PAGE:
Yarnall, a "scream queen" who was terrorized by a headless monster in Beast of Blood (1971), died Sunday at her home in Westlake Village, California, the website reported. She was diagnosed with ovarian cancer in November 2014 and turned to a crowdsourcing site to help pay her medical expenses.

    Yarnall is known to Star Trek fans for her portrayal of Yeoman Martha Landon on the October 1967 episode "The Apple," in which Chekov (Walter Koenig) can't help but fall for her. (She appeared as herself — one of 42 Trek alums — in the 2018 sci-fi comedy Unbelievable!!!!! and was a regular on the convention circuit for years.)

    While attending the 1967 Cannes Film festival, Yarnall was spotted by producer Harry Alan Towers, who was in search of a girl to star as the jungle goddess in his 1968 film. According to the actress, he yelled and pointed, 'Stop that girl! That's my Eve!'"

    She took the role as the scantily clad Eve, who is the long-lost granddaughter of Christopher Lee's character, but later called the film “one of the worst movies of all time.”

    In Live a Little, Love a Little, also released in 1968, Yarnall played Ellen, a girl at a party who reasons she and Presley can't hook up because he's a Sagittarius. Undeterred, he tries to woo her by singing "A Little Less Conversation."

    The National Association of Theatre Owners liked what they saw and named her the “Most Promising New Star” of 1968.

    A native of Long Beach, California, Yarnall was discovered by Rick and Ozzie Nelson while she walked past their studio offices on the way to an audition. She appeared on an episode of The Adventures of Ozzie & Harriet in 1962 and then played college kids in Jerry Lewis' The Nutty Professor and Jack Lemmon's Under the Yum Yum Tree, both released in 1963.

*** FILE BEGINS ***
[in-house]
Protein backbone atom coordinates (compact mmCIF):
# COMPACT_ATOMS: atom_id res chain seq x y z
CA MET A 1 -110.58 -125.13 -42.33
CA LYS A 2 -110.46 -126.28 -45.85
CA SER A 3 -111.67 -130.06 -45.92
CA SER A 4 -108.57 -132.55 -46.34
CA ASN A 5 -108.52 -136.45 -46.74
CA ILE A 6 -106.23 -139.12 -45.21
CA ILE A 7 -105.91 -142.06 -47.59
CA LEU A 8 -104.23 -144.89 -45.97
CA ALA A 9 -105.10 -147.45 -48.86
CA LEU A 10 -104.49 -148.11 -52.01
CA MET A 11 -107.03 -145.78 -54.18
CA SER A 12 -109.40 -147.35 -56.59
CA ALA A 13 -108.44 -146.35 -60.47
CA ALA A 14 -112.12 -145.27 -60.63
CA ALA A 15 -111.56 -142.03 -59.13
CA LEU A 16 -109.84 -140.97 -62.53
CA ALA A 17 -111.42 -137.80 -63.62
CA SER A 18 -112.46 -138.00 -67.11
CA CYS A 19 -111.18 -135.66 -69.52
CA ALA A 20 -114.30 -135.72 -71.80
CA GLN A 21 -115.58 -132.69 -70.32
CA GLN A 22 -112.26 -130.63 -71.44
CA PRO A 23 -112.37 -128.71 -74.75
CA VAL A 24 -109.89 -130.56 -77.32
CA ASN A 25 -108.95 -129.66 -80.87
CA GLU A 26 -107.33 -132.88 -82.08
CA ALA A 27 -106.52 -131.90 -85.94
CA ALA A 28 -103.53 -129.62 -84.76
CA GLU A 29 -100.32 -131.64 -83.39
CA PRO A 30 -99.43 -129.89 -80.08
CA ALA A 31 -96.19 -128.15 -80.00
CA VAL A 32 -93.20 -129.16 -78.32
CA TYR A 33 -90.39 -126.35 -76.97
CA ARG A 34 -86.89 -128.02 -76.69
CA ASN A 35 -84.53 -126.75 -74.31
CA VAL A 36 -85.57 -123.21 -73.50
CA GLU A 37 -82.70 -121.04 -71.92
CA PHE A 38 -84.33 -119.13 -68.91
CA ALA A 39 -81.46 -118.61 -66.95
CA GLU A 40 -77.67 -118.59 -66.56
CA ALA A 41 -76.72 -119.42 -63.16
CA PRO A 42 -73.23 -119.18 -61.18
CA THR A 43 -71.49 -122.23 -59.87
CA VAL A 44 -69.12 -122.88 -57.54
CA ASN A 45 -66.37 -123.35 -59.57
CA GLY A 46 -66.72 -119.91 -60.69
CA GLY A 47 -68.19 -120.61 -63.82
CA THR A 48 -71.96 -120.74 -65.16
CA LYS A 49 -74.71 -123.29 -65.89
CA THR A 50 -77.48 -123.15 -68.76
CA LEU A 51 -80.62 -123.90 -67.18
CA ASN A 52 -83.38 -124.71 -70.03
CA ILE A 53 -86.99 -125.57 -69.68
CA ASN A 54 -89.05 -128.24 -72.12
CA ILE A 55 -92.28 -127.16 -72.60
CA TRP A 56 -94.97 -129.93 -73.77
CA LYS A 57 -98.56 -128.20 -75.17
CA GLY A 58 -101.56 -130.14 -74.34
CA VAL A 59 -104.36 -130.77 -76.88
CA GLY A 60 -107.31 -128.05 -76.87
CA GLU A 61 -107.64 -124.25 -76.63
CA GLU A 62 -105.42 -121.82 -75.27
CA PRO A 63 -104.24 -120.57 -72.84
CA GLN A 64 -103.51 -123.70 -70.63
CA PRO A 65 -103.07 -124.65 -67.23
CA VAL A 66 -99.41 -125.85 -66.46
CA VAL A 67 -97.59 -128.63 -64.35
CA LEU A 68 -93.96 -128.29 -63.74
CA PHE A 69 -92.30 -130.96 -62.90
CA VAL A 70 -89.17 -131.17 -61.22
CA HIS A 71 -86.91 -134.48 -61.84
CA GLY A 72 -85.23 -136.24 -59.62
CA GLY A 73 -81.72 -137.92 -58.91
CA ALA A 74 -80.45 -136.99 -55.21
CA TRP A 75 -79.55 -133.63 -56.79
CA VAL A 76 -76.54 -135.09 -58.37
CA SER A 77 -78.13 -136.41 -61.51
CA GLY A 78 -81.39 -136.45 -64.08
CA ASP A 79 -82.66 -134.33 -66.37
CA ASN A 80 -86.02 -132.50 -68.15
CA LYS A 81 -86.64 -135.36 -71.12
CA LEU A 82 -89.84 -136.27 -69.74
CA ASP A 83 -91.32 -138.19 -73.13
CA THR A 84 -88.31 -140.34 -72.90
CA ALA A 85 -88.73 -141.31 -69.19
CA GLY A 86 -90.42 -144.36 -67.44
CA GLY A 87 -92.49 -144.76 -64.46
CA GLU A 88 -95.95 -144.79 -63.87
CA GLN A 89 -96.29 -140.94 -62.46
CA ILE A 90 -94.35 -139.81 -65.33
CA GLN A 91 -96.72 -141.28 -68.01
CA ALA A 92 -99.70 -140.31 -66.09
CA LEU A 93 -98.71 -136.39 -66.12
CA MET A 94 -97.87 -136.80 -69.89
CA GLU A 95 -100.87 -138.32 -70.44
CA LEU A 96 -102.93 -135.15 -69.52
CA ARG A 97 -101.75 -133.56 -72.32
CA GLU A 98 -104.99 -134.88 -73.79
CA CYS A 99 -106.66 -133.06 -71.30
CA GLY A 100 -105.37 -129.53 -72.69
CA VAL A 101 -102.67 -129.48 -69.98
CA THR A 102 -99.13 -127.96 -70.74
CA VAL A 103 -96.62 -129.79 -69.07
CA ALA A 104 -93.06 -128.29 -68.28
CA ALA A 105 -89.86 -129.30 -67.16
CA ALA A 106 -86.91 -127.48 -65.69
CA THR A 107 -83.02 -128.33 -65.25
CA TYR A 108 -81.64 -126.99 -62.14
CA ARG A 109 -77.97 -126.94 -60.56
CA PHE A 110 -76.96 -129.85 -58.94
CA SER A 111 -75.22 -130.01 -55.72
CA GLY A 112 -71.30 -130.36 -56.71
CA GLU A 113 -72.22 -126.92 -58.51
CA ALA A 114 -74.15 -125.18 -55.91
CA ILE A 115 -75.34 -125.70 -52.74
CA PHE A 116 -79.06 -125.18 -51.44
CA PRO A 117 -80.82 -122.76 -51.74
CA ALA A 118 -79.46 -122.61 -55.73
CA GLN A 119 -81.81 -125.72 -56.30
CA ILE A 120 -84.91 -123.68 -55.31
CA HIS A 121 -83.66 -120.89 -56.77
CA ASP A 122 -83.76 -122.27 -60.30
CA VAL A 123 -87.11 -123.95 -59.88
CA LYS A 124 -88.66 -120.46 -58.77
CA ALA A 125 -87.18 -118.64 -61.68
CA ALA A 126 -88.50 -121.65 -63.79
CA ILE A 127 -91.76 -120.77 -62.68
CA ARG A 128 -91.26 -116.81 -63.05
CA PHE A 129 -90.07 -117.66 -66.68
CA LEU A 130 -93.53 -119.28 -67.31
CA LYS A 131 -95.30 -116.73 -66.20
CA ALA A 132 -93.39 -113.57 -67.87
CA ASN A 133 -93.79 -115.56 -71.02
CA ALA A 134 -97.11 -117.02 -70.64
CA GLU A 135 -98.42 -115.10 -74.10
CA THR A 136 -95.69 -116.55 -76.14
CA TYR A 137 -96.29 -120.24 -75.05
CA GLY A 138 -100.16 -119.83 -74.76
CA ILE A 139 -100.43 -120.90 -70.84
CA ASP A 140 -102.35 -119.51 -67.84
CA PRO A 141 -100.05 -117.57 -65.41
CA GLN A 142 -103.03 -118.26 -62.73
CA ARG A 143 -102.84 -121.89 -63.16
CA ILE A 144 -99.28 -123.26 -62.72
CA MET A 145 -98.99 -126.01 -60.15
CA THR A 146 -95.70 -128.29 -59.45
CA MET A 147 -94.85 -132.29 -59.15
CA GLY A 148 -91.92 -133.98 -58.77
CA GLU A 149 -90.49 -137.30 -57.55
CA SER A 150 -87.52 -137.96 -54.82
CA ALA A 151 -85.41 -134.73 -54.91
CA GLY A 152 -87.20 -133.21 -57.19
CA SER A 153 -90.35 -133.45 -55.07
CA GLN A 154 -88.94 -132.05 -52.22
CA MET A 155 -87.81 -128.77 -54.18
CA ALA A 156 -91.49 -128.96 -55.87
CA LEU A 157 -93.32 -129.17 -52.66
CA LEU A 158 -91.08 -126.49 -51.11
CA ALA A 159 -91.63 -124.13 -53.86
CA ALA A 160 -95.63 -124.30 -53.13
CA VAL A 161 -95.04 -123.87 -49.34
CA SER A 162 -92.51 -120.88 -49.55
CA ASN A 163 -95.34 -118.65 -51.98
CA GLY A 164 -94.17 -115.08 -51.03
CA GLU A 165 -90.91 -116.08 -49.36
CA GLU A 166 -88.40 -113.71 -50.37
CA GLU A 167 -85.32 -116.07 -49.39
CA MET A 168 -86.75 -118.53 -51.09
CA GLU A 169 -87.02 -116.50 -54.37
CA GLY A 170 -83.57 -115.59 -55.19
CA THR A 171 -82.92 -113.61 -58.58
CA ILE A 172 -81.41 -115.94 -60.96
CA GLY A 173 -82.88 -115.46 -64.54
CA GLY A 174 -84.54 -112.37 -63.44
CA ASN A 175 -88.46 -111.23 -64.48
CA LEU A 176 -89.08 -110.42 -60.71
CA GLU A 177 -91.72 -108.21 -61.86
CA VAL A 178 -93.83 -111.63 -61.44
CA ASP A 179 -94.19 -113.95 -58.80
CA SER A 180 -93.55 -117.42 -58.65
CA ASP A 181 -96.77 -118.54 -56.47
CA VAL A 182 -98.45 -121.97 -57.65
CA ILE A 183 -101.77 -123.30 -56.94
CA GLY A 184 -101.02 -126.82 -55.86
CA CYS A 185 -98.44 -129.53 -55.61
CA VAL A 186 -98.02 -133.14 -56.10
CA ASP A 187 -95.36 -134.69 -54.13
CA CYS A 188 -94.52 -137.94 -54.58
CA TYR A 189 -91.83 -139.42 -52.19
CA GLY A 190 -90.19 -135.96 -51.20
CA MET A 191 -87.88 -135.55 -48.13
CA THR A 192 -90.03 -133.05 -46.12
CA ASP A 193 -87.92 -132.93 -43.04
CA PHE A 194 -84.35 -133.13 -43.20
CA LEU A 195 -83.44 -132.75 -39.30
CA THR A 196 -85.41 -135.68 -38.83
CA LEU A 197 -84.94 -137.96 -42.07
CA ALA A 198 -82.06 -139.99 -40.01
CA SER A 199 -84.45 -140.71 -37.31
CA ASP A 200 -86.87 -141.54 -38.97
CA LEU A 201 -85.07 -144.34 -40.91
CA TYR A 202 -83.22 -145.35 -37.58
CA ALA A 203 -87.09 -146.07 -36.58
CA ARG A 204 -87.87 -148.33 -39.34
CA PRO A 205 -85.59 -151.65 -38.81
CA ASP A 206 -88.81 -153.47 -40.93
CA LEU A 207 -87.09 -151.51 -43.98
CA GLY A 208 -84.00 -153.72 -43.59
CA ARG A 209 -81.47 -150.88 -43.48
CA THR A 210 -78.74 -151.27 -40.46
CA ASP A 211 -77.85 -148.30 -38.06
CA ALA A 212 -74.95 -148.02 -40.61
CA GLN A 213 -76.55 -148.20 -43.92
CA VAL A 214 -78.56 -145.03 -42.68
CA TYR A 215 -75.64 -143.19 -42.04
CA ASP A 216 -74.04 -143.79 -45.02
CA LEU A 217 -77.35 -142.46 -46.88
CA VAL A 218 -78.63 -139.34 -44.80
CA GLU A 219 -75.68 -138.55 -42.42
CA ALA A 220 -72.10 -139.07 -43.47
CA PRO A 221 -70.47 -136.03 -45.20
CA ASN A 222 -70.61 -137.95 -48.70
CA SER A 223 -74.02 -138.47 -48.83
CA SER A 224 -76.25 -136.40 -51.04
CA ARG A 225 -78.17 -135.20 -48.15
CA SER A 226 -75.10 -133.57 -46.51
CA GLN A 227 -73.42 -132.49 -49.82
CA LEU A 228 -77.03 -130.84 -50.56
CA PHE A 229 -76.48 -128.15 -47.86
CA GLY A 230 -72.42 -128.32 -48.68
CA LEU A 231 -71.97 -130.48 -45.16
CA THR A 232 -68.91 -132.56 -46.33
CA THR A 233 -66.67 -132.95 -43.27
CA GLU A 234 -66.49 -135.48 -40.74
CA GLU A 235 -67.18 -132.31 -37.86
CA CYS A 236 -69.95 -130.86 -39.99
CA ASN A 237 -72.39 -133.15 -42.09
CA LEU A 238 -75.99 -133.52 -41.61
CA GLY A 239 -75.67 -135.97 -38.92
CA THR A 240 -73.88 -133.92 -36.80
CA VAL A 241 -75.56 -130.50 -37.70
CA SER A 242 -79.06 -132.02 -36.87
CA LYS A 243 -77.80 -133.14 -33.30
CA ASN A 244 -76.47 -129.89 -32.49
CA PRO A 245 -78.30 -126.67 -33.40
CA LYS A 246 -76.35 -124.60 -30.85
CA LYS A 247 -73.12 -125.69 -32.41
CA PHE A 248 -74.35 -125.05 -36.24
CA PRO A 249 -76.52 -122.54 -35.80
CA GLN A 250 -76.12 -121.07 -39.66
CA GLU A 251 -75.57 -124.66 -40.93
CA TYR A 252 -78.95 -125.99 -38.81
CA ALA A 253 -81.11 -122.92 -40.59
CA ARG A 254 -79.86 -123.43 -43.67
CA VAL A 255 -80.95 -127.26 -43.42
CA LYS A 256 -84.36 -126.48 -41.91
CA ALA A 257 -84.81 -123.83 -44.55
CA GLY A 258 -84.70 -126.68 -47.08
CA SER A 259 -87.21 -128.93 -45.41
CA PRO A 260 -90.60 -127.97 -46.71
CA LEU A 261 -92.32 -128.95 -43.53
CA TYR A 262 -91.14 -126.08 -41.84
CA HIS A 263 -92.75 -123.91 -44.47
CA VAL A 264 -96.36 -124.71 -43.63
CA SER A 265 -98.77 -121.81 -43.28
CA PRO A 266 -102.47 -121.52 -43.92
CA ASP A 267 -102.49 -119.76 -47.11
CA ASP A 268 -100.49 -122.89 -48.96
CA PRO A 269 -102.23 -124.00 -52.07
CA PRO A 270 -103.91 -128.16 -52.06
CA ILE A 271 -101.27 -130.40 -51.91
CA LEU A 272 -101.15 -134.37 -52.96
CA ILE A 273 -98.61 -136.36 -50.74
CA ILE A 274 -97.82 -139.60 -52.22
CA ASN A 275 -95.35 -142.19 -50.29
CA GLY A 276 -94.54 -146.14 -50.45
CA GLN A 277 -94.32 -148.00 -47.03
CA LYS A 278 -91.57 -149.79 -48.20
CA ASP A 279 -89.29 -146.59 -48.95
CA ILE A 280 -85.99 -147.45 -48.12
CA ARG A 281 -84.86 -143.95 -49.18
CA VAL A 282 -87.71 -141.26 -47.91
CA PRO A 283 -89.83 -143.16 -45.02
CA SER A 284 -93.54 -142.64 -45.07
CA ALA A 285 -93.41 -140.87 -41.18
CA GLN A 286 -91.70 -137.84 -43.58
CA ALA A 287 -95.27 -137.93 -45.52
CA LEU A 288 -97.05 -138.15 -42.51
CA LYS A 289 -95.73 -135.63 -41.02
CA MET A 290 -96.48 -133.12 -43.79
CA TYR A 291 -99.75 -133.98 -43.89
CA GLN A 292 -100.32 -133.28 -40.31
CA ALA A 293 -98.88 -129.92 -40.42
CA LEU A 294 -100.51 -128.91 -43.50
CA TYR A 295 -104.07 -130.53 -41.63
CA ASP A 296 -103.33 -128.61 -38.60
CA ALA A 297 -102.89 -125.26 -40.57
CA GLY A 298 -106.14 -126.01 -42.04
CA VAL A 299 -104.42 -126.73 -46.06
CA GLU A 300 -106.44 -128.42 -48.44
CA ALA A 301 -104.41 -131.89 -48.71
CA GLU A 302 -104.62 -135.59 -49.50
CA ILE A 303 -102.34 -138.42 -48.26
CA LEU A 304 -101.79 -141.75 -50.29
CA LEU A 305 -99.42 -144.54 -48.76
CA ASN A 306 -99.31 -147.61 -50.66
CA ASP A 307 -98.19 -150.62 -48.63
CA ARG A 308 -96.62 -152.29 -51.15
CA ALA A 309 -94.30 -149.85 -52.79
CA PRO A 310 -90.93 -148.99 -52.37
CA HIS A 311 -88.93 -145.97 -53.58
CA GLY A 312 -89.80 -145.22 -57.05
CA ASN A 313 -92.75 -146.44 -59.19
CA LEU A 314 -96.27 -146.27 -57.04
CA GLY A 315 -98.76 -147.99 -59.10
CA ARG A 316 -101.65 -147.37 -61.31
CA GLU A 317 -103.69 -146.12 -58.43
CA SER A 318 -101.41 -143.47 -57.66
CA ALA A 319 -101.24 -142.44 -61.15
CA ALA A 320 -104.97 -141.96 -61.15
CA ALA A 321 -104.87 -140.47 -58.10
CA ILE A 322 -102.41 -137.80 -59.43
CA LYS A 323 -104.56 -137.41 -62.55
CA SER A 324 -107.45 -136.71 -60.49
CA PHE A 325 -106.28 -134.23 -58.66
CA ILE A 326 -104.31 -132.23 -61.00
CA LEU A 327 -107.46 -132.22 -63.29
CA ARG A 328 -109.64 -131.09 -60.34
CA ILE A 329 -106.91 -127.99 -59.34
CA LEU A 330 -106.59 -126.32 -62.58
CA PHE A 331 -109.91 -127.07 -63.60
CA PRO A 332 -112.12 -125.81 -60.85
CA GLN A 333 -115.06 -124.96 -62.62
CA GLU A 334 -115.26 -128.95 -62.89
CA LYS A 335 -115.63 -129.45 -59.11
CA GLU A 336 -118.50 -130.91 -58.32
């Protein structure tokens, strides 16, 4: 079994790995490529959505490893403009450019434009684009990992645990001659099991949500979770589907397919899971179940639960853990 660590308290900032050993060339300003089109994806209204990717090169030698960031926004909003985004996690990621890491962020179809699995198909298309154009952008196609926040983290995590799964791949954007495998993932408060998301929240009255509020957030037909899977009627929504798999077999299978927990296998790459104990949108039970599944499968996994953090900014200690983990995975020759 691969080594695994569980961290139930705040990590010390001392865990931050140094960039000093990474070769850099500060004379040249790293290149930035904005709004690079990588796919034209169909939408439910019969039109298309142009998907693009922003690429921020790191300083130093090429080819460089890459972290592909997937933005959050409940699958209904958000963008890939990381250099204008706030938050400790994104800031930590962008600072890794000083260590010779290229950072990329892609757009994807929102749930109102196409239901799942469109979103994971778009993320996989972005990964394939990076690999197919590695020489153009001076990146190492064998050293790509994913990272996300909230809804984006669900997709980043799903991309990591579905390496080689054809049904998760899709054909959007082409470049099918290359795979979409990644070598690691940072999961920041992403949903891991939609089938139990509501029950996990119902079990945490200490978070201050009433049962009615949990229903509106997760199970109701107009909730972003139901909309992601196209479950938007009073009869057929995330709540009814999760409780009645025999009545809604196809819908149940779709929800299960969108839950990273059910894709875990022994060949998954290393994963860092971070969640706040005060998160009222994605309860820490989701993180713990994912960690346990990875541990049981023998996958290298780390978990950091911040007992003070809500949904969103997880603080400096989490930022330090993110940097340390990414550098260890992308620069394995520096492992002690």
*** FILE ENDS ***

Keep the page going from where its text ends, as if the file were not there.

In 1964, Yarnall became the 25th and last woman elected Miss Rheingold. She moved from Los Angeles to New York and made personal appearances for the brewer while modeling and doing commercials.

    Yarnall played a vampire seductress in The Velvet Vampire (1971), produced by Roger Corman, and appeared in Bob & Carol & Ted & Alice (1969), The Mechanic (1972) and Scorpio (1973) before concentrating on commercial real estate for years.

    She reappeared in Fatal Beauty (1987), Driving Me Crazy (1991), Midnight Kiss (1993) and Born Yesterday (1993).

    Yarnall's TV résumé also included Bonanza, Hogan’s Heroes, It Takes a Thief, Captain Nice, Mannix, Bewitched, The Man From U.N.C.L.E. and the 1971 pilot for Columbo.

    Survivors include her husband Nazim, daughter Cami and granddaughter Gaby.

    YARNALL, Celeste (Celeste Jeanne Yarnall)
    Born: 7/26/1944, Long Beach, California, U.S.A.
    Died: 10/8/2018, Westlake Village, California, U.S.A.

    Celeste Yarnall’s westerns – actress:
    The Wild Wild West (TV) – 1965 (Miss Devine)
    Bonanza (TV) – 1968 (Katie Kelly)

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  • 10/09/18--06:50: RIP Venantino Venantini